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31 March 2018 10:19
 
EN - 31 March 2018 07:45 AM
bbearren - 30 March 2018 05:53 PM

Woot!

Do you think there ANY mental illness - like schizophrenia?

What I KNOW is that there are NO clinical tests for ANY so-called mental disease; zero, zip, nada, none.  “Chemical imbalance” in the brain is thrown around as a diagnosis when in fact it is unknown what a correct chemical balance in the brain might look like.  (I’ll follow with a couple or three true tales from my past for examples)

 
 
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bbearren
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31 March 2018 10:30
 

Here’s one:

I lost my life-long best friend a few years ago to liver cancer.  Our friendship began in second grade and continued steadfastly until his death.  Ray’s father was a binge-drinking alcoholic, and his mother was an elementary school teacher who divorced his father when he was quite young, before he started school.  She never remarried, and Ray was raised by his single mother.  This set of circumstances were unlikely to have been helpful during his formative years.  Ray was quite intelligent, opinionated and strong-willed.

He was often confrontational, and the two of us had quite a number of disagreements in the early years.  We never came to blows, and were always able to reach some semblance of settlement over our differences.  He was teased a lot, talked about behind his back a lot, but never bullied; everyone knew he would fight back with extreme vigor, so bullying per se was not an issue.  He himself was never a bully.  As he grew older he became more difficult for his mother to deal with, rebellious and disobedient.  His mother would ask his father for assistance, but that only amounted to his father giving him a good beating with a belt as punishment, extracting a promise of good behavior in the future.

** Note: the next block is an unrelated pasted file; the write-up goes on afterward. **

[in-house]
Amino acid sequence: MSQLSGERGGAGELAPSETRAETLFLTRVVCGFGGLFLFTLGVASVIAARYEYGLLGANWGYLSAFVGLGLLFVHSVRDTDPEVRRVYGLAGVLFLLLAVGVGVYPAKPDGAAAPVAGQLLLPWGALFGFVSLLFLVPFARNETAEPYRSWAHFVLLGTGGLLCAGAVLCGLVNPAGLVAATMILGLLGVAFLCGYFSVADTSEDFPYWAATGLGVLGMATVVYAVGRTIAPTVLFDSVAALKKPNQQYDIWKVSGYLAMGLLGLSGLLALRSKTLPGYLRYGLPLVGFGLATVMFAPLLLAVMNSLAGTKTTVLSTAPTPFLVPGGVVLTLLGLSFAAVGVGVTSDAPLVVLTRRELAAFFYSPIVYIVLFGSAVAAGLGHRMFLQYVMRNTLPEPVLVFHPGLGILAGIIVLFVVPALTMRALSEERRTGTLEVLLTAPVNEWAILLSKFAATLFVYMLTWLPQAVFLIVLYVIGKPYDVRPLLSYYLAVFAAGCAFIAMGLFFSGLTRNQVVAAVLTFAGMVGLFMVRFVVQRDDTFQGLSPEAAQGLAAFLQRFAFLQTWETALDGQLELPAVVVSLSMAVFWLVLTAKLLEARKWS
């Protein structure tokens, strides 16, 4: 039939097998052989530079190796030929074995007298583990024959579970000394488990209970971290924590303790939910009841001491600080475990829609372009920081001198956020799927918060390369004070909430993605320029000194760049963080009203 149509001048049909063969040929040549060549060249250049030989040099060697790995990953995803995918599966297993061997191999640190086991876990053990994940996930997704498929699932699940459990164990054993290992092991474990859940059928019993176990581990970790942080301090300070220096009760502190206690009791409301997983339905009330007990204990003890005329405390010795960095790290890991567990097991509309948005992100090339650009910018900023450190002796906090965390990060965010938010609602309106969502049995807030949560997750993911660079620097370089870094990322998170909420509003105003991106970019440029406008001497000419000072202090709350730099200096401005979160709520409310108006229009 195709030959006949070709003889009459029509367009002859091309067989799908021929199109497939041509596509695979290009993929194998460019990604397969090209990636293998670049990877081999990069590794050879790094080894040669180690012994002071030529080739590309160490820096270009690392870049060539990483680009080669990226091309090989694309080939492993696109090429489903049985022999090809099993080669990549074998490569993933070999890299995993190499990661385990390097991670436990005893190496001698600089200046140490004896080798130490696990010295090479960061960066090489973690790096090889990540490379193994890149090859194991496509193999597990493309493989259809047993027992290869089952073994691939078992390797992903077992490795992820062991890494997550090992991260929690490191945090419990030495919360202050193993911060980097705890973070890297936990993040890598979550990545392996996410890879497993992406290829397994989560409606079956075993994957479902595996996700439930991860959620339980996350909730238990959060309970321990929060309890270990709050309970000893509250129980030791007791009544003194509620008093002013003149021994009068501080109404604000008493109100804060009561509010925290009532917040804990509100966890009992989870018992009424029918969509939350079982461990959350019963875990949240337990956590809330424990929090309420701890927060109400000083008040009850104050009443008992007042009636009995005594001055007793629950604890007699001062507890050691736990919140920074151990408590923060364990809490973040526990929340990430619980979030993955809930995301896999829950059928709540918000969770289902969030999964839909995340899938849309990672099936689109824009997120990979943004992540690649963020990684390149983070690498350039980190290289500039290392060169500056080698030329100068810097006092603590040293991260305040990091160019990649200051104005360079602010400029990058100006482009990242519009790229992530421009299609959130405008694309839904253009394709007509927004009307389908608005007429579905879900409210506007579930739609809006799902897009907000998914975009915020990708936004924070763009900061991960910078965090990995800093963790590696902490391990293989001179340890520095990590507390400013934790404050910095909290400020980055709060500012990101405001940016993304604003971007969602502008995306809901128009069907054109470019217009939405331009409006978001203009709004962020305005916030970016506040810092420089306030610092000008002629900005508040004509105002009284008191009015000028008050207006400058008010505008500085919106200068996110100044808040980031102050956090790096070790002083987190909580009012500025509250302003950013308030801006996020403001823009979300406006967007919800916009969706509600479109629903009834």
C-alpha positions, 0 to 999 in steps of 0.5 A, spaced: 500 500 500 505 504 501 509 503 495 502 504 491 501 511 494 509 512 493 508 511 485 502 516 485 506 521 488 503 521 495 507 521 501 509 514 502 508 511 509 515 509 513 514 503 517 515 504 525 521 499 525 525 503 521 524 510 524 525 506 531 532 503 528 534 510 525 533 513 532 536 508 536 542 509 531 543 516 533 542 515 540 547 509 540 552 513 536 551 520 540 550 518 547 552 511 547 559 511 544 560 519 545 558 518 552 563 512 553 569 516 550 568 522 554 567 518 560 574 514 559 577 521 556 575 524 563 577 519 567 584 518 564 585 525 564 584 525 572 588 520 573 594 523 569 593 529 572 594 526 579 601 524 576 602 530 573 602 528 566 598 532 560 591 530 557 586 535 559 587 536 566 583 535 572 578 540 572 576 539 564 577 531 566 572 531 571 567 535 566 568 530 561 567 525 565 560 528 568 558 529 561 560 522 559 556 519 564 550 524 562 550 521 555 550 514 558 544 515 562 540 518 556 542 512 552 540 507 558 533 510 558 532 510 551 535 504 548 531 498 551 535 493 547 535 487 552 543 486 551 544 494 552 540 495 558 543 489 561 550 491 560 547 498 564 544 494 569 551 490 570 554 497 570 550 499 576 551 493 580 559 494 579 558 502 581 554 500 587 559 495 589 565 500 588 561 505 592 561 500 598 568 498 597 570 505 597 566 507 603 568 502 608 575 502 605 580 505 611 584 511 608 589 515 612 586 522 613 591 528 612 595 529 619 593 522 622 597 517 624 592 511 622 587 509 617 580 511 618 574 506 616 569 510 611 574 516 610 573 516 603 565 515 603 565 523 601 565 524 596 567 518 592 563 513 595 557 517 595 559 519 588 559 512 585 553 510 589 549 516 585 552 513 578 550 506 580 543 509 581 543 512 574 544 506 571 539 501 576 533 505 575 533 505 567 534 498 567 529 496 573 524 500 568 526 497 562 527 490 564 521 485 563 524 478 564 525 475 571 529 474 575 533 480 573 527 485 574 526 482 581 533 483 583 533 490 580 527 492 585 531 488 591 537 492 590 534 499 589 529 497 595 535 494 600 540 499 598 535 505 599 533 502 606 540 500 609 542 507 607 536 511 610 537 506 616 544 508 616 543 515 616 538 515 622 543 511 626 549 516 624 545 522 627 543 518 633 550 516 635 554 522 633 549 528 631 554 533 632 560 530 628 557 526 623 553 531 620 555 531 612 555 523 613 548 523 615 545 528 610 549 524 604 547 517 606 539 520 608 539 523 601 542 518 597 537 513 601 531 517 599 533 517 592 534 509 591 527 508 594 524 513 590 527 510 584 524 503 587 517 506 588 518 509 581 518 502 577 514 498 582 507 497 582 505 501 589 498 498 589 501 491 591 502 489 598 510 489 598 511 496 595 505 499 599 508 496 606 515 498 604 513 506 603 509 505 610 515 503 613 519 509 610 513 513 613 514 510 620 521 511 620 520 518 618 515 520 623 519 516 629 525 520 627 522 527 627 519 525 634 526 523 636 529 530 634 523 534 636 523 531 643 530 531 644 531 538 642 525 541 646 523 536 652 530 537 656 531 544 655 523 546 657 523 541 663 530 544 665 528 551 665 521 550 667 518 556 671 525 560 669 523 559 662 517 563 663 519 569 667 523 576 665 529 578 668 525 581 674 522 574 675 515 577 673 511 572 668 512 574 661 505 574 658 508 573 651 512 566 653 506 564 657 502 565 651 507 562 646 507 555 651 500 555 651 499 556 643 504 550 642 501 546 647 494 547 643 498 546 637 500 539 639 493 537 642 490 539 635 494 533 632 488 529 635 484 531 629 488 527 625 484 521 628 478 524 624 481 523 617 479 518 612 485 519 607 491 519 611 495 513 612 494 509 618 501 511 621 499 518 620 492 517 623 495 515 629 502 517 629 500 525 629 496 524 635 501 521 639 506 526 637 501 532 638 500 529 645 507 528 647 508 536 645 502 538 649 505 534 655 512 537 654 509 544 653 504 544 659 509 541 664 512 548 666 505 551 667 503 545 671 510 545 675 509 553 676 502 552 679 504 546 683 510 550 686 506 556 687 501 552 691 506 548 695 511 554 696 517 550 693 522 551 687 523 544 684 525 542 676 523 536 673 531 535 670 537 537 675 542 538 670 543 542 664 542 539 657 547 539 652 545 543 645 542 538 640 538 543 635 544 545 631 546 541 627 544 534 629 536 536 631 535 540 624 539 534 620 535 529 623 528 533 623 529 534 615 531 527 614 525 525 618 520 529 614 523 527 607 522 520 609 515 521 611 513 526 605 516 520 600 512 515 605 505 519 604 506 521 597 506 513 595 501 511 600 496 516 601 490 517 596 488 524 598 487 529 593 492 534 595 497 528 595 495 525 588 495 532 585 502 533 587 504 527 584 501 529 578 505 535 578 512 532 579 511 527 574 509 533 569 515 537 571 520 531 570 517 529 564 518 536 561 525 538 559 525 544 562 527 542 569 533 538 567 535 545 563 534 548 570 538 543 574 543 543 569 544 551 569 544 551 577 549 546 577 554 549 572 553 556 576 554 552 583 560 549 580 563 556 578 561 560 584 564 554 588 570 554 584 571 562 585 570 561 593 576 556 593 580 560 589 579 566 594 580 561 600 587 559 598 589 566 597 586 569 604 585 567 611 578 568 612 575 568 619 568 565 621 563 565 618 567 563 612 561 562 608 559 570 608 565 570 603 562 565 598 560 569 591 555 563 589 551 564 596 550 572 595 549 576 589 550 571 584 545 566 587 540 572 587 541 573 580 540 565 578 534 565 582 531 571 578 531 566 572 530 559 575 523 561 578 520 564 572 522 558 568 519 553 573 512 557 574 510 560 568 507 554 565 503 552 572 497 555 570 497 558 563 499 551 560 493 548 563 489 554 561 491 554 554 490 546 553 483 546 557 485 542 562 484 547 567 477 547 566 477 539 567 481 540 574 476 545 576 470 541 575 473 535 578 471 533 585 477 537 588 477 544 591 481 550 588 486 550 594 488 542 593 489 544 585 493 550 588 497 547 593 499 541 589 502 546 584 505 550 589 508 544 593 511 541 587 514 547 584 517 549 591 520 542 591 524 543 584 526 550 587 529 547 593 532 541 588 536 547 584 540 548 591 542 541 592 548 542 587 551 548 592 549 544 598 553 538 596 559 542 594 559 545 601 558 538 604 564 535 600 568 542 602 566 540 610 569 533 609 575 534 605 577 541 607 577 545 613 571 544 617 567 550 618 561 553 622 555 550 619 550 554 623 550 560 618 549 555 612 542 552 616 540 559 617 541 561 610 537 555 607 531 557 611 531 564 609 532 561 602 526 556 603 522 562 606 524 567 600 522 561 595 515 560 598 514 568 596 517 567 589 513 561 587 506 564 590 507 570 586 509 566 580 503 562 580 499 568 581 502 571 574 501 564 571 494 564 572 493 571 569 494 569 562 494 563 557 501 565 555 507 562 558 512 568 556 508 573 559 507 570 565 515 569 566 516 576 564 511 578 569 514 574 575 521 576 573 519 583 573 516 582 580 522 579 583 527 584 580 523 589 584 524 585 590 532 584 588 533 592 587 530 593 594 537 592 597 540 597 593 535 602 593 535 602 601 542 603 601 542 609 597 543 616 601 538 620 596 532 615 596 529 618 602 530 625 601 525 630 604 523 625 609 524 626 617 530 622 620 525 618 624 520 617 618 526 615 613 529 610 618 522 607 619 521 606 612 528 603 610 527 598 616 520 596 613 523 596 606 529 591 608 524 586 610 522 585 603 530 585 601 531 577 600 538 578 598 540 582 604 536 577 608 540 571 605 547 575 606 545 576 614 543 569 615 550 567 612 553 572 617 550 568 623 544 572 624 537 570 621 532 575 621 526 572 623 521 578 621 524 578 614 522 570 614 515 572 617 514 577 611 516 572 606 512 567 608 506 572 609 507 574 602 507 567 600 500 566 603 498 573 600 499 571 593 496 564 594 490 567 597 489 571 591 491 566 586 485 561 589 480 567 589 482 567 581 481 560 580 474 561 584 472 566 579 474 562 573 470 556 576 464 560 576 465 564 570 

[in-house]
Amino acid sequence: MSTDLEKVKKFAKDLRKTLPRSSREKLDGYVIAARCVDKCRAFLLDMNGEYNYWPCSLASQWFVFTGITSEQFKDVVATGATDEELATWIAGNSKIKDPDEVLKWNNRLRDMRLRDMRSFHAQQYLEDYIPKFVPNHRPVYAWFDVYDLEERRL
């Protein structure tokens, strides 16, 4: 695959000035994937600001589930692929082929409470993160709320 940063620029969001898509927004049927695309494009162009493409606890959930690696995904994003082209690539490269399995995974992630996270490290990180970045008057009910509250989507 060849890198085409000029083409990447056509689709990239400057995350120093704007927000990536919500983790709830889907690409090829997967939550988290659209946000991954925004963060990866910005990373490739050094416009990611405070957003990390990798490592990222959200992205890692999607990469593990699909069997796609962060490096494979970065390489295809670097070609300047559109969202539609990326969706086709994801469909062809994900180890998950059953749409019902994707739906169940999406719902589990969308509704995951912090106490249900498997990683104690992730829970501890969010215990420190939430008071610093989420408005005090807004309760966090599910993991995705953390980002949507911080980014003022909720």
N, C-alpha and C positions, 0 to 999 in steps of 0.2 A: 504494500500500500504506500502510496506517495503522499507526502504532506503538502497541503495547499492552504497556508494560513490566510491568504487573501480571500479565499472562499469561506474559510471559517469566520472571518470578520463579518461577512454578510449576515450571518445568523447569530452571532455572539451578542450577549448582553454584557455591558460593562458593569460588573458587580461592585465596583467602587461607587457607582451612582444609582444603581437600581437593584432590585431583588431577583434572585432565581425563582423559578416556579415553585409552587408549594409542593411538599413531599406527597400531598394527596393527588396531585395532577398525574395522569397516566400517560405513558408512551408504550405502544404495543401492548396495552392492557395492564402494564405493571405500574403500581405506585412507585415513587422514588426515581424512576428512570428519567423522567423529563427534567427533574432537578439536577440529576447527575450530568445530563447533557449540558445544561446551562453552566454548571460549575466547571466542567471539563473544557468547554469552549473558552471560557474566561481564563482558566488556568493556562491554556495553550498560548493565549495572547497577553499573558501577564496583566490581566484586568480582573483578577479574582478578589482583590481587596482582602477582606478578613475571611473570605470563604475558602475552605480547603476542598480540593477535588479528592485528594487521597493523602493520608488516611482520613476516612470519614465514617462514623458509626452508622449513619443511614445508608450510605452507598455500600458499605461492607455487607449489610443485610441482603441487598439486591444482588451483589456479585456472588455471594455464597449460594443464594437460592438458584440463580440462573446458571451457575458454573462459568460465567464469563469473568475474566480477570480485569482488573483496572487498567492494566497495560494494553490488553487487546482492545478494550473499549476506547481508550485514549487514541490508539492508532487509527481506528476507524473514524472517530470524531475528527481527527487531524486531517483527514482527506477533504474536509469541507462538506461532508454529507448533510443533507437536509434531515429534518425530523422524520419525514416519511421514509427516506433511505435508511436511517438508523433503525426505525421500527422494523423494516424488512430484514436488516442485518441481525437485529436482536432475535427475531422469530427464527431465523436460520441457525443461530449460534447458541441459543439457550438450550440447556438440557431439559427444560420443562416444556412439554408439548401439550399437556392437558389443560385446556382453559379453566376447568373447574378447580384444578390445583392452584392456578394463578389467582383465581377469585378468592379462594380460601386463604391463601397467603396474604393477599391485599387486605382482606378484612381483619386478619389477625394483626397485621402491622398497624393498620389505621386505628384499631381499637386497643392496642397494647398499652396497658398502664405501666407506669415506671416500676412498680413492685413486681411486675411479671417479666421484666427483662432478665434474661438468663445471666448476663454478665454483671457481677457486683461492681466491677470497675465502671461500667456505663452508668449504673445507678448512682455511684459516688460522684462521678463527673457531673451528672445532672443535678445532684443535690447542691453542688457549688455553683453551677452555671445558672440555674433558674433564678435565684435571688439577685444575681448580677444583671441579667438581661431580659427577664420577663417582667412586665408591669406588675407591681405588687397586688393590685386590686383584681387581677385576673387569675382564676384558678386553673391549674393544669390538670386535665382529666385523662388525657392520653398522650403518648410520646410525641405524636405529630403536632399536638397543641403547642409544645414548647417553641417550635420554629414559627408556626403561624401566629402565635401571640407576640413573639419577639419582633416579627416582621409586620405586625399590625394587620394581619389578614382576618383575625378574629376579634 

Around age 10 he struck his mother during an argument, juvenile authorities got involved, there were evaluations, and Ray was confined to a mental health facility, G. Pierce Wood Memorial Hospital, for about a year (in 2002, the mental hospital closed, but it soon became the DeSoto County Juvenile Correctional Complex).  He returned to our class, diagnosed as paranoid schizophrenic, with an ever-present bottle of pills rattling in his pocket.  I don’t know what was prescribed.  After a few months, Ray was again carted off to G. Pierce Wood for an extended stay.  This became a pattern for the rest of our school years.

After graduation Ray had difficulty holding a job for any length of time, moved around a lot, and it was hard for me to keep in touch with him, but he would come visit me from time to time and we would spend hours catching up and discussing issues of common interest.  He always rattled when he walked, carrying his prescription meds with him everywhere he went.  He had tried just about every illegal drug except for heroin, but didn’t care much for any of them.  He didn’t like his prescriptions meds, either, but he said they kept him numbed down and made it easier to put up with people.